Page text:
2:20 pm Mar. 30, 20122
The New York Times reported today that Christine Quinn appears to have created a loophole in a draft "living wage" bill that would benefit the developers working on a portion of the Hudson Yards project on Manhattan's far west side.
The bill would require some recipients of city development subsidies to pay their employees at least $10 an hour.
This doesn't look great for the Quinn, obviously. She's going to be running for mayor next year based on her record as speaker, and was already likely to come under attack from her primary opponents, as they make their appeals to organized labor, for her grudging support for living wage legislation in the first place.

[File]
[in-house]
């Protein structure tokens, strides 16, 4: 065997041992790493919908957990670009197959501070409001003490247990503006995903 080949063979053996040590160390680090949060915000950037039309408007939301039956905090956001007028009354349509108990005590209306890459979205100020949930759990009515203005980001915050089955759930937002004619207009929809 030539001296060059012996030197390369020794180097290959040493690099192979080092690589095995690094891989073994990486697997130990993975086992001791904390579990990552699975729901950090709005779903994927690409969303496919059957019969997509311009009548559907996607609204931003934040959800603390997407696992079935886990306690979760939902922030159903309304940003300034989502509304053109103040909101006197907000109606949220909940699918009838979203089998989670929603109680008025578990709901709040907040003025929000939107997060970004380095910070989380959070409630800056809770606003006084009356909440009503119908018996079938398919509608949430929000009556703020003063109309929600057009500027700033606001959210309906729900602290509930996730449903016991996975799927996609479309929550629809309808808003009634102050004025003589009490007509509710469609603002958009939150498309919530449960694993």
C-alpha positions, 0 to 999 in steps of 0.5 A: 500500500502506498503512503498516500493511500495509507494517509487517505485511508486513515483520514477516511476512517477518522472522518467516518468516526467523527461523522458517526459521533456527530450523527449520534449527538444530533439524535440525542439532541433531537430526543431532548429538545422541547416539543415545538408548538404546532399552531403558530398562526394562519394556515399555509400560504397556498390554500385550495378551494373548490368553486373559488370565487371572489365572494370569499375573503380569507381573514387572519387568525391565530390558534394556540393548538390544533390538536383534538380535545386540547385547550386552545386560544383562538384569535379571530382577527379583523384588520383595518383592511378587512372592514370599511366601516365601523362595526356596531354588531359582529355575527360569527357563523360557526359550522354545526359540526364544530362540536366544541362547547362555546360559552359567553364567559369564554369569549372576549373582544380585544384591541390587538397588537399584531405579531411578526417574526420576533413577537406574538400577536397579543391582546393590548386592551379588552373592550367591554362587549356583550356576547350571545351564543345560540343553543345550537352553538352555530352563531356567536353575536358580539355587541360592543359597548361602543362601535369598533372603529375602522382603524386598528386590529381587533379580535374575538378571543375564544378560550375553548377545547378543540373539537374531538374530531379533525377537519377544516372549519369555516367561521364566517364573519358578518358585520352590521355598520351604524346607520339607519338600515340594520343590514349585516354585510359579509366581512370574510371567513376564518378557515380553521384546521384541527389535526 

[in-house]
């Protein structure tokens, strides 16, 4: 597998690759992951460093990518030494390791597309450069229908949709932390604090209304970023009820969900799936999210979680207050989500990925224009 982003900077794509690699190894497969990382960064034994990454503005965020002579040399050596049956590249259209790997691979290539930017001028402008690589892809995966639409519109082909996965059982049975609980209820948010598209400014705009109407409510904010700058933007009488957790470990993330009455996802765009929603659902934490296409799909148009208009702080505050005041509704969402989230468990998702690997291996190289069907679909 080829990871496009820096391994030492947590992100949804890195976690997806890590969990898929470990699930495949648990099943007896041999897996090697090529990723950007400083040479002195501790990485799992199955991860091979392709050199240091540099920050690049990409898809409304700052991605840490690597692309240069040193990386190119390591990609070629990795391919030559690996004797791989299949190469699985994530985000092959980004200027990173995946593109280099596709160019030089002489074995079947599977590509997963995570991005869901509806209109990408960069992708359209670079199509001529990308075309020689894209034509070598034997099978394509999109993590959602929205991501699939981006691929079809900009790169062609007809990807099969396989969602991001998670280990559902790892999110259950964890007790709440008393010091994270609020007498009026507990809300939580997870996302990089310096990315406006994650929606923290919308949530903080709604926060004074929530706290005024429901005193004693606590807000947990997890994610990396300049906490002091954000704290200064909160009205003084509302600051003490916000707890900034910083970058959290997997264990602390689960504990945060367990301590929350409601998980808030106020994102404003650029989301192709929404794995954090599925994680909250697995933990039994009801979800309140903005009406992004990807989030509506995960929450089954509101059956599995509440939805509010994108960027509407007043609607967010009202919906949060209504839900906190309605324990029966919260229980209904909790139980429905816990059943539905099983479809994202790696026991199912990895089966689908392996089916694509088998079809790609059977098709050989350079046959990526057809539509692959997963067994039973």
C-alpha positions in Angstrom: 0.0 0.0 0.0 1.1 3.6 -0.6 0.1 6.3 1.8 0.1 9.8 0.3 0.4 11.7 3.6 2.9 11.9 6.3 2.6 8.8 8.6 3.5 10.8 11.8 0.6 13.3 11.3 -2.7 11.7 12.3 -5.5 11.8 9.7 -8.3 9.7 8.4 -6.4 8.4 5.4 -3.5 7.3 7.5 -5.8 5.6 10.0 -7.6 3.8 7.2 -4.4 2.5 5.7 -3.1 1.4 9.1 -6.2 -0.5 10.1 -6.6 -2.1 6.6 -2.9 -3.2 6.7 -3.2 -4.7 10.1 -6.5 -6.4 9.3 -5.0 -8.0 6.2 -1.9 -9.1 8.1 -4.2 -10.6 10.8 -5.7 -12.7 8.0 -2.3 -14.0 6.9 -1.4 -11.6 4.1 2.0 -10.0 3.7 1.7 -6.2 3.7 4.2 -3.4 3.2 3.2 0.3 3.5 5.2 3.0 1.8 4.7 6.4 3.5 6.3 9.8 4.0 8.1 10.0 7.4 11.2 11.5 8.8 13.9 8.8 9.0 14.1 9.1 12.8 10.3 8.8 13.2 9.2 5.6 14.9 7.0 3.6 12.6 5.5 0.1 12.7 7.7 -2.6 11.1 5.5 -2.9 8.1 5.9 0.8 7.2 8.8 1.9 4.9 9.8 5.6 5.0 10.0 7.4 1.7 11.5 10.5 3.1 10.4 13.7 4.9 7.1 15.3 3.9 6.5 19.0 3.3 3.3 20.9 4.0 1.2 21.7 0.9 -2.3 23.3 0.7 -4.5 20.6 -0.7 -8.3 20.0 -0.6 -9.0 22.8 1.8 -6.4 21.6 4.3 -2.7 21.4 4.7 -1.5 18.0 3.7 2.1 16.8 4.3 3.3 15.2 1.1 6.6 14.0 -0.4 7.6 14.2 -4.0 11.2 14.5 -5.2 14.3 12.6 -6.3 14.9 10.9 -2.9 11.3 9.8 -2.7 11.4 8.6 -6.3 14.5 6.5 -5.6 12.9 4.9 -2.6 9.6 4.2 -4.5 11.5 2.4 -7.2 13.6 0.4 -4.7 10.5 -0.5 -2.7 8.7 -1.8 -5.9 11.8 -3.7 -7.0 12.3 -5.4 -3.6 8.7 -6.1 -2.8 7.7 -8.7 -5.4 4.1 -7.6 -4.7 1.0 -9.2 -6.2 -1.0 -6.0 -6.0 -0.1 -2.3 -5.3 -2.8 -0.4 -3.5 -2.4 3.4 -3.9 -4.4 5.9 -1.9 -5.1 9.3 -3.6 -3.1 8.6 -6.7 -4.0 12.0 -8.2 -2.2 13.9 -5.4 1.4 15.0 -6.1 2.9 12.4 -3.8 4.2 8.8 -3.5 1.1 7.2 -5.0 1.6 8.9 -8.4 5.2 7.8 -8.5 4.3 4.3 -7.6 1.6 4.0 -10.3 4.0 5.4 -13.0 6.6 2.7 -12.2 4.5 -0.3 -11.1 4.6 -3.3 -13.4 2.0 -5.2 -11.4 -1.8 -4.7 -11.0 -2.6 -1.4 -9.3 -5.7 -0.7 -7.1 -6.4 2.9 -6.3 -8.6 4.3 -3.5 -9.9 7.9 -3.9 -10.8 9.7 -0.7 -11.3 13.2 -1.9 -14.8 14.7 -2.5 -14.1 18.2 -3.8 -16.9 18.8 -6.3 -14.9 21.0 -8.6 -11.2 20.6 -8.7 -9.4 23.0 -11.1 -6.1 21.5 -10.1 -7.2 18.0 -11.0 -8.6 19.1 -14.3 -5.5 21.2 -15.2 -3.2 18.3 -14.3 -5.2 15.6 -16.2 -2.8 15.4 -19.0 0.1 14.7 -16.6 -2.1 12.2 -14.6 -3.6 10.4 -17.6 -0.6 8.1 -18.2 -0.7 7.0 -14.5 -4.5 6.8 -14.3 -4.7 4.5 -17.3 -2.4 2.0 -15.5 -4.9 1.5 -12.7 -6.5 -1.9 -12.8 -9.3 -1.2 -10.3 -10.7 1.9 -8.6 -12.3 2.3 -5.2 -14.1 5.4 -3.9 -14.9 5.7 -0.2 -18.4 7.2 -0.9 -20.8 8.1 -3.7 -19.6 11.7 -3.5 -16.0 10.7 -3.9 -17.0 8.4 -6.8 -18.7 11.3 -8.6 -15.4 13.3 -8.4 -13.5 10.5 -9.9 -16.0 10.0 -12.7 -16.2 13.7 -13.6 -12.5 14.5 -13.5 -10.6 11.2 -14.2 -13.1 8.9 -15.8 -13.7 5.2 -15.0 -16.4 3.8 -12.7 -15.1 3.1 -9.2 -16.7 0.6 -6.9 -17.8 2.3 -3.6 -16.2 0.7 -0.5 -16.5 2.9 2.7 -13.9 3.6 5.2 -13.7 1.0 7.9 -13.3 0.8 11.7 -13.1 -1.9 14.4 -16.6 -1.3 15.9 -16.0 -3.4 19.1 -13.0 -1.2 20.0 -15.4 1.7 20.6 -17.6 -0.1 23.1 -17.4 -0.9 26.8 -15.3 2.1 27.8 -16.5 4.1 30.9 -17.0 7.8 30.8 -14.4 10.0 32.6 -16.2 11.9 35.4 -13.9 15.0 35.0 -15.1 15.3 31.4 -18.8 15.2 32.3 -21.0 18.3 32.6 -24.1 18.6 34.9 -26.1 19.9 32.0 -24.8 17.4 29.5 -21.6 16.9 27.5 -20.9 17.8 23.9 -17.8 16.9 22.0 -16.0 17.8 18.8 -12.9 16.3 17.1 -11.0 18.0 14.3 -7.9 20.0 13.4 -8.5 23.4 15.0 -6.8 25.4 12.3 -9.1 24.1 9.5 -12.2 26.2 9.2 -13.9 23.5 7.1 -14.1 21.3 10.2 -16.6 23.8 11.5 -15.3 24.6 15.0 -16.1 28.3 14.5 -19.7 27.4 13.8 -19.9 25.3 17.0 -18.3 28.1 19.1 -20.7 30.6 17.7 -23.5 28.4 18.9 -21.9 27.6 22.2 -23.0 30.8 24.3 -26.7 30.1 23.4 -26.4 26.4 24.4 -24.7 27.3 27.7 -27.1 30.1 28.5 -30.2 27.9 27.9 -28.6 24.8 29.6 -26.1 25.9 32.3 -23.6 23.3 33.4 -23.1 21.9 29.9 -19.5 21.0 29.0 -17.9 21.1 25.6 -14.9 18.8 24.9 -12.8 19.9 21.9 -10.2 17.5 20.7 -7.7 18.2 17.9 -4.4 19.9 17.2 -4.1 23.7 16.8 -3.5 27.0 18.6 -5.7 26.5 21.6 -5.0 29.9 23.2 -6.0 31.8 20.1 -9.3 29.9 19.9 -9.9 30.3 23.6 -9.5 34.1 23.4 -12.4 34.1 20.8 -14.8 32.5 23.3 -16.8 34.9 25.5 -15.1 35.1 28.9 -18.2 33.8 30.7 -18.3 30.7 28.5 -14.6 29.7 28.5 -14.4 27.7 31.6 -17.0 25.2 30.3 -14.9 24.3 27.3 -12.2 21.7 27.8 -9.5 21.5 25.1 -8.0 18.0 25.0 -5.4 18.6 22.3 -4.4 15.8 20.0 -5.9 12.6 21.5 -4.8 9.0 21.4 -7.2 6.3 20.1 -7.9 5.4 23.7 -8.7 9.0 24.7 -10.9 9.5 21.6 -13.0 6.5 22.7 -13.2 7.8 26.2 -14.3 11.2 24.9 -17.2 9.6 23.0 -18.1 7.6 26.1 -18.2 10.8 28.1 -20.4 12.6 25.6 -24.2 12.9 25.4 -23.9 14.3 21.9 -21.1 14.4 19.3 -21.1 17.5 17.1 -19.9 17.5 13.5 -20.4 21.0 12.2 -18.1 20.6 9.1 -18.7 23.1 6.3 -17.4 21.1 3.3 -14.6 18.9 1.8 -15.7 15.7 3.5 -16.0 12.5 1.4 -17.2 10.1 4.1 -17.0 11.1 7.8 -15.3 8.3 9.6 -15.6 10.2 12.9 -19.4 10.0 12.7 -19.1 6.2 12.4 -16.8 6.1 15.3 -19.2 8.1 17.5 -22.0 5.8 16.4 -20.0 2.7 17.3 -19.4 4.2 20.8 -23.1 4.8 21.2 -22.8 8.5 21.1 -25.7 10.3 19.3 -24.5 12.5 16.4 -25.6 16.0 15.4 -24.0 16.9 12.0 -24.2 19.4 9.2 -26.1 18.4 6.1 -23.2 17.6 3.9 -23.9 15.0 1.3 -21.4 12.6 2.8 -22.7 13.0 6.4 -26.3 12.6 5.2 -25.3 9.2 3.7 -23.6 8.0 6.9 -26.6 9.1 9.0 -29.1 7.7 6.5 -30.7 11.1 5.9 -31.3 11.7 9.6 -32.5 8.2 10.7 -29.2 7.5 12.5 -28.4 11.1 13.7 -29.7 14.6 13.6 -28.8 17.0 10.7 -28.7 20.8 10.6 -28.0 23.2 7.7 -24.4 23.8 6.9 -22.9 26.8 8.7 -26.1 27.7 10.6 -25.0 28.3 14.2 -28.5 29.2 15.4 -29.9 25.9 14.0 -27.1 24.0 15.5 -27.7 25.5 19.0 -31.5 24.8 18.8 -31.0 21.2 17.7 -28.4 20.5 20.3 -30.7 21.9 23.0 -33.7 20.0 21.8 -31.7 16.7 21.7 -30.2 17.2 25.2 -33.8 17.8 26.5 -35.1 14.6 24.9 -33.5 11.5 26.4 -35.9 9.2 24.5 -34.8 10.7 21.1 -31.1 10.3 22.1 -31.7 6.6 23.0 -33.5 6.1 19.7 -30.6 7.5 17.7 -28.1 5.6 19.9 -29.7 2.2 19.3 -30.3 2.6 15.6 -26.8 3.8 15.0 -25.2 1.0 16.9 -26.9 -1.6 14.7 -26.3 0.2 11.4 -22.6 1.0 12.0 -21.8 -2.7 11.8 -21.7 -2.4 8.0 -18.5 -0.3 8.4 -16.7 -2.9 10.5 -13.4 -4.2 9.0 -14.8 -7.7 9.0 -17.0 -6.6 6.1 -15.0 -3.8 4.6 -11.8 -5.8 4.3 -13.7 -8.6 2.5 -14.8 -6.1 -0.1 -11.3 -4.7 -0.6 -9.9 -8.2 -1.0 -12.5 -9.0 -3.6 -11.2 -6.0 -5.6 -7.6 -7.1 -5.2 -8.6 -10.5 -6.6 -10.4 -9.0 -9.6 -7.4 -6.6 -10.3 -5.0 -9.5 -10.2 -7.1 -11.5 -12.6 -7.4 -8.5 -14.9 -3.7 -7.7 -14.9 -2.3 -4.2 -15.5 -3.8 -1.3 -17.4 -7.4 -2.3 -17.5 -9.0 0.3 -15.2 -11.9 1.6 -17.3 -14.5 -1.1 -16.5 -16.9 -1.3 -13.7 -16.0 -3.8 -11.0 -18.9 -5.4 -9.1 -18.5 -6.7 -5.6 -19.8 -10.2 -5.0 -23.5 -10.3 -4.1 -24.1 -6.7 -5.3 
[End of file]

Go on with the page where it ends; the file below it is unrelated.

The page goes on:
But it seems to underscore a piece of the Quinn strategy that has nothing to do with support from unions or even from regular voters, for that matter, which is her willingness to accommodate the needs of business leaders, who have generally enjoyed having Michael Bloomberg as mayor and have come to regard Quinn as the Democratic successor of choice.
The Hudson Yards project is being built by Related Companies, which famously nixed plans to turn Kingsbridge Armory into a mall a few years back, after the City Council demanded that the developer's retail tenants pay living wage.
They would be the obvious beneficiaries of an exception built into the current bill.
Related hasn't contributed to Quinn recently, according to campaign finance records, but company executives have a relationship with her going back to at least 2007, when Related staff, including C.E.O. Stephen Ross and president Jeff Blau, donated more than $30,000 to her campaign.
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